One of the main attractions of using a Roth individual retirement arrangement to save money is the promise of tax-free distributions. However, you're only guaranteed completely tax-free distributions if you take qualified distributions. The ultimate difference between qualified and a non-qualified distribution from a Roth IRA is a potentially larger tax bill.
To get a qualified distribution, at least five years must have elapsed since the first year you made a contribution to the Roth IRA. For example, if you made your first Roth IRA contribution in the 2012 tax year, you could have made it as early as Jan. 1, 2012 or as late as April 15, 2013. However, for the purposes of the five-year requirement, the clock starts running on Jan. 1, 2012, no matter when you actually made the contribution.
You can meet the second prong of the qualified distribution requirements in one of three ways. The first two are straightforward: either be at least 59 1/2 years old, or suffering from a permanent disability. The last way is if you use up to $10,000 of the distribution to buy a first home. To qualify as a first-time home buyer, neither you nor your spouse can have owned a home in the past two years. However, you can use the $10,000 for a first home for your parents, grandparents, children or grandchild if any of those individuals qualify. For example, if you used $5,500 to buy your first home, in a later year you could use up to $4,500 to help your mom buy her first home.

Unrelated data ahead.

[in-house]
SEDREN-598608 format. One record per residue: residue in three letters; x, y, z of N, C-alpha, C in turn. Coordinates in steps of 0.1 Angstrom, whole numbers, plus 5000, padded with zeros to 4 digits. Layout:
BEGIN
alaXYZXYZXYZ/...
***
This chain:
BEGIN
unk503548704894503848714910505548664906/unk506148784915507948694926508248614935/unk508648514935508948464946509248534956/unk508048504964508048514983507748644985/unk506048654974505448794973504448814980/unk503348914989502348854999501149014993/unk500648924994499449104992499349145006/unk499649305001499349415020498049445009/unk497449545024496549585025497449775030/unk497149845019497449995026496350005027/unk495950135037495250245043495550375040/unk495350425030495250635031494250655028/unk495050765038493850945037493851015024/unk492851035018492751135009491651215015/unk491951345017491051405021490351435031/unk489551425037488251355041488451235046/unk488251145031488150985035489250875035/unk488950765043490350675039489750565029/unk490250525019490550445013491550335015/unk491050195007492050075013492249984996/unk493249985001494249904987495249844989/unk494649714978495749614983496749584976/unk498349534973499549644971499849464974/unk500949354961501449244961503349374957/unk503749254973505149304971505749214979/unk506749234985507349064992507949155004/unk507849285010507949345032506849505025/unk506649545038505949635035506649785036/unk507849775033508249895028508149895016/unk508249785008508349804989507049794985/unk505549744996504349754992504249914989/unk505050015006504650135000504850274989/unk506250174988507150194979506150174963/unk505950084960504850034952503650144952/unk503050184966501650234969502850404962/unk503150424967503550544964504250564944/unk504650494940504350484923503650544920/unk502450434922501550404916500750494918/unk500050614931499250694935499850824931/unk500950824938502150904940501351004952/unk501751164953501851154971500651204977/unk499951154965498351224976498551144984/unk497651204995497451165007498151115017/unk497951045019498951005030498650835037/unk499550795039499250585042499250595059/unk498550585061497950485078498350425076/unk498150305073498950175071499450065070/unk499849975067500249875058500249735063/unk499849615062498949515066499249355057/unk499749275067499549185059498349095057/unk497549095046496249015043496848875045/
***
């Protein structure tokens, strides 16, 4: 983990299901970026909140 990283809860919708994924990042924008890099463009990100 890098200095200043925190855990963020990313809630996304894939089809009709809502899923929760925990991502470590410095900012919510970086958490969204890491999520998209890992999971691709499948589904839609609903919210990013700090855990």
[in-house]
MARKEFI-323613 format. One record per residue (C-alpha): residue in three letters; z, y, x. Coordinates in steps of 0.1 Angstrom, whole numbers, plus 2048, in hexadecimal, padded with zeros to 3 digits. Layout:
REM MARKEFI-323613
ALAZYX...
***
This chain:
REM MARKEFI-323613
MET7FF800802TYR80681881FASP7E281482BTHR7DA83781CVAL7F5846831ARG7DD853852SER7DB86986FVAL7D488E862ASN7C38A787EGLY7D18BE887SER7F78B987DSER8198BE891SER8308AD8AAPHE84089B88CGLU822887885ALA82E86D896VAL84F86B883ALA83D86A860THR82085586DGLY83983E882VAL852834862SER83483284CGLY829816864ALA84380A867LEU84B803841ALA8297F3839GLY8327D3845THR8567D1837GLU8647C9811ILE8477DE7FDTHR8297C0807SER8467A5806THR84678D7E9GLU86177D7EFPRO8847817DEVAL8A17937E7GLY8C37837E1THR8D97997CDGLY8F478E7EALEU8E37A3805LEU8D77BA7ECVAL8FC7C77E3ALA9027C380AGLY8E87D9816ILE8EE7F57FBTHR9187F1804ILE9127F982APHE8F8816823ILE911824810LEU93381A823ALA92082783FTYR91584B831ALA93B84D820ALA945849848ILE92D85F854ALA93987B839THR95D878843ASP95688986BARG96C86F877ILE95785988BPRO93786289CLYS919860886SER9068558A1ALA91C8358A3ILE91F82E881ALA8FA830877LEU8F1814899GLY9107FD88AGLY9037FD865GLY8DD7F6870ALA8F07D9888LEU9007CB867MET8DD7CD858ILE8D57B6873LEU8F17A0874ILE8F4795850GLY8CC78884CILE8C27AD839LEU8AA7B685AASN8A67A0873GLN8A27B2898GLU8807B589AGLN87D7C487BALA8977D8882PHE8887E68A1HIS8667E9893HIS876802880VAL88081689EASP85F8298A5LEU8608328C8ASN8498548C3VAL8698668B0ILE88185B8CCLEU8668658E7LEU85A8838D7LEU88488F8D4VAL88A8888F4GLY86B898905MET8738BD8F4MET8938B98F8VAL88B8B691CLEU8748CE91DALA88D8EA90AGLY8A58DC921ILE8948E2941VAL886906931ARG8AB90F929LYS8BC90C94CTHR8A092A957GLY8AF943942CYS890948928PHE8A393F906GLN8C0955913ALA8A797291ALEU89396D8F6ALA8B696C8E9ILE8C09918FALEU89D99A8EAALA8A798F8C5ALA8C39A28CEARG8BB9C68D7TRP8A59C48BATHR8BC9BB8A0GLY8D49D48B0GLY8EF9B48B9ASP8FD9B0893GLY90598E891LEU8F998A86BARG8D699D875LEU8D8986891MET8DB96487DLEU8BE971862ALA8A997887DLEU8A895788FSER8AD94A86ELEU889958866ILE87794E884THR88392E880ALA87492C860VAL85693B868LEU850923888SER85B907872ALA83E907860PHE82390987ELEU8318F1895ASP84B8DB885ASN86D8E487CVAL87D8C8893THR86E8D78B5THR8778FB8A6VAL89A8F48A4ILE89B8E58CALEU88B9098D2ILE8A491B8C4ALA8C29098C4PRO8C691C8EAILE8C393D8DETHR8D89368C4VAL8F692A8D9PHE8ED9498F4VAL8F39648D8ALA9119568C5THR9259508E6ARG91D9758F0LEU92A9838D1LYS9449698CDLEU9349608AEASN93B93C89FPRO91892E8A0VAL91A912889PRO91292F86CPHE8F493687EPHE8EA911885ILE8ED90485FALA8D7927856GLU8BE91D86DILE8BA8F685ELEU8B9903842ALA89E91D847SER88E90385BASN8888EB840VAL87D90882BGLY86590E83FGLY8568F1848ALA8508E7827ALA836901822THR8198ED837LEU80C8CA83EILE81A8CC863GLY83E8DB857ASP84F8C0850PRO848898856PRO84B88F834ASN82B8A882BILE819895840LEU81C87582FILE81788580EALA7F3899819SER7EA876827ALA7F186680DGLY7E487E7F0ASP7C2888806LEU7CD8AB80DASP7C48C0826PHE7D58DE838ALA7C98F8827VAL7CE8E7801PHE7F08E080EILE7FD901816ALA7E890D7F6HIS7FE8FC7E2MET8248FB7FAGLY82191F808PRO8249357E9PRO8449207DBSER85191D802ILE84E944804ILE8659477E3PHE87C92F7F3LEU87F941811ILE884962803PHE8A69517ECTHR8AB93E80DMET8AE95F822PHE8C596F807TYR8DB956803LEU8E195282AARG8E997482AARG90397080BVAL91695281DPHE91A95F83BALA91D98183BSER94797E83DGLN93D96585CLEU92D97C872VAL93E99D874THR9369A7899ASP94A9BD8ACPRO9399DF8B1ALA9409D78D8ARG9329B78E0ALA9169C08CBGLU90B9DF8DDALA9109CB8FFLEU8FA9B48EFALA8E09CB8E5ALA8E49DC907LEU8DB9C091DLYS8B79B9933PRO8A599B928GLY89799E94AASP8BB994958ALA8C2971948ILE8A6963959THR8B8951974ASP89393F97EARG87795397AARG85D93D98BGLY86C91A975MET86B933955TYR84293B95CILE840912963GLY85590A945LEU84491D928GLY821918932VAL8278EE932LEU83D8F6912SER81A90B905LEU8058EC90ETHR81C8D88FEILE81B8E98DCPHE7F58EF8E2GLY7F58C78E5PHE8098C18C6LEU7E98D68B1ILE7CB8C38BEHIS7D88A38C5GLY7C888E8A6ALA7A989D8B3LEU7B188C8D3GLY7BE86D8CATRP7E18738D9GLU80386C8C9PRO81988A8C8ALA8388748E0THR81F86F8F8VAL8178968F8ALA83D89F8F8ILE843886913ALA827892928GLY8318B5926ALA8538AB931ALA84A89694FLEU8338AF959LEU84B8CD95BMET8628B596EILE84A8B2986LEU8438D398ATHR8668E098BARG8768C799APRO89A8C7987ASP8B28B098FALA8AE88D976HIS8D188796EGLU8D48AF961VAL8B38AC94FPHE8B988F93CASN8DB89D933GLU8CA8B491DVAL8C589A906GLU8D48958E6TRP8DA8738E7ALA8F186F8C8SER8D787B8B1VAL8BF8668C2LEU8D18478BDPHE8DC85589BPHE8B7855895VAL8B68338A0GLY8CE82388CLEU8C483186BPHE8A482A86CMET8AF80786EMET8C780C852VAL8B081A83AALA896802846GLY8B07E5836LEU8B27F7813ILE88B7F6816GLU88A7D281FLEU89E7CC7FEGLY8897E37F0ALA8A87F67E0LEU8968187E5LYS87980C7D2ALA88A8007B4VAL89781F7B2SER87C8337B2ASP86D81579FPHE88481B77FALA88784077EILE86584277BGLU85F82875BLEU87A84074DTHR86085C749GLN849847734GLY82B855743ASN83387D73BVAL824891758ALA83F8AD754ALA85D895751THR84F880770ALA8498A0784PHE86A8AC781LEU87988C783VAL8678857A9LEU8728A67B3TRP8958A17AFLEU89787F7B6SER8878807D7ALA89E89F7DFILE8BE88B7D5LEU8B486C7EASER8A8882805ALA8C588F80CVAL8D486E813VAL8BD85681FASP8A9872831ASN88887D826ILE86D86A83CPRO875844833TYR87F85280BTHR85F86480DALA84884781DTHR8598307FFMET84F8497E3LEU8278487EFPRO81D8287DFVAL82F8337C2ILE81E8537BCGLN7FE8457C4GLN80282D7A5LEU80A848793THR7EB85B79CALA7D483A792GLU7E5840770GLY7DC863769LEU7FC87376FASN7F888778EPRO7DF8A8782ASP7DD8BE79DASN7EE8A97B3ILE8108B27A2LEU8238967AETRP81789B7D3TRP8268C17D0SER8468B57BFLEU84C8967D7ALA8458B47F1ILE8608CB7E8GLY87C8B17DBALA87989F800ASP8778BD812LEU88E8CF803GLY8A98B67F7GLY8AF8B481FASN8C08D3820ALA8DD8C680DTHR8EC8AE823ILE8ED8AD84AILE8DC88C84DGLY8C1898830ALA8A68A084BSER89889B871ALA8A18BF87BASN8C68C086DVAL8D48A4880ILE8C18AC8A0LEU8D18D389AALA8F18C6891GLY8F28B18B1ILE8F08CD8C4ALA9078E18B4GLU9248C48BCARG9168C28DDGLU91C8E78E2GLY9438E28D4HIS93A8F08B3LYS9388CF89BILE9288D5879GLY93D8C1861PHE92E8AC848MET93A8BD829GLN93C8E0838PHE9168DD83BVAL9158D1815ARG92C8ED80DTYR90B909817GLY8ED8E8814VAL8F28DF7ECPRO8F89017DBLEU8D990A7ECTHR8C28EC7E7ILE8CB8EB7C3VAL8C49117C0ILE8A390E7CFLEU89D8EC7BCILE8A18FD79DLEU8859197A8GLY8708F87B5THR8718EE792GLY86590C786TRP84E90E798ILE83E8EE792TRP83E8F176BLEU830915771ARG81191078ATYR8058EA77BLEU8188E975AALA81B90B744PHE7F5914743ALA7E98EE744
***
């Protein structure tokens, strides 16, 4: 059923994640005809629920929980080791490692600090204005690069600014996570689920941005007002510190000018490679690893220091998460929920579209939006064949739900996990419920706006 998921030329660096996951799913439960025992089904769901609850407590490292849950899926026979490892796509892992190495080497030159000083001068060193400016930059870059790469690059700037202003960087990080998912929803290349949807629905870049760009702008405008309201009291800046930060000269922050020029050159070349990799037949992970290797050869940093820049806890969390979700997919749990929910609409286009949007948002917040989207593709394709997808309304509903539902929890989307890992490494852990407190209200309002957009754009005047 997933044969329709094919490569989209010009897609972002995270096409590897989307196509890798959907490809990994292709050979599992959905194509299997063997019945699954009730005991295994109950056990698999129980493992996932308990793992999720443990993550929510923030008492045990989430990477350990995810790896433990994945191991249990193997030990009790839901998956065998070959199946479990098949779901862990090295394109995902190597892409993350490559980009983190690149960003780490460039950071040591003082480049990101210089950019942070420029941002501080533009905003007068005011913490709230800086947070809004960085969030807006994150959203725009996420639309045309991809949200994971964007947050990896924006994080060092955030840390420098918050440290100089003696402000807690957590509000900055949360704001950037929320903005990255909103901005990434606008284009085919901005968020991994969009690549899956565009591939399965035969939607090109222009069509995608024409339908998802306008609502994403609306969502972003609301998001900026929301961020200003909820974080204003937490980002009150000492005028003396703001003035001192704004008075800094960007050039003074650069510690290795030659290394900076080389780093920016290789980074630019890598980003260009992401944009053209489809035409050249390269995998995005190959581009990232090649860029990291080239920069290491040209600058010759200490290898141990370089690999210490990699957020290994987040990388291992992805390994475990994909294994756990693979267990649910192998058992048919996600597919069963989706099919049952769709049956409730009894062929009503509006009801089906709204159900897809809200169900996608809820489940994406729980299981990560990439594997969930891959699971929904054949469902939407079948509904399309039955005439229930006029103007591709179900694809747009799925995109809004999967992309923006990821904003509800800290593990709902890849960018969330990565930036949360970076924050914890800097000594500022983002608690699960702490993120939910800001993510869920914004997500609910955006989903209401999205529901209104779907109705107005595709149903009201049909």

Conversions Waiting Period
If you convert money to your Roth IRA from a pretax account, you have to use a separate five-year waiting period for each conversion before you can avoid the 10 percent early withdrawal penalty. For example, even if you've had your Roth IRA open for 15 years, if you convert money from a traditional IRA to the account in 2012, you have to wait until Jan. 1, 2017 until you can take out that converted amount without penalty.
Effects of Non-Qualified Distributions
If you don't meet the requirements for a qualified distribution, you could owe taxes and early withdrawal penalties if your withdrawal includes any earnings. However, you get to take out your contributions first, and since you already paid taxes on them, you don't include them in income or pay early withdrawal penalties. But if you dip into your earnings, you'll have to include those in your income and pay the 10 percent early withdrawal penalty.
Based in the Kansas City area, Mike specializes in personal finance and business topics. He has been writing since 2009 and has been published by "Quicken," "TurboTax," and "The Motley Fool."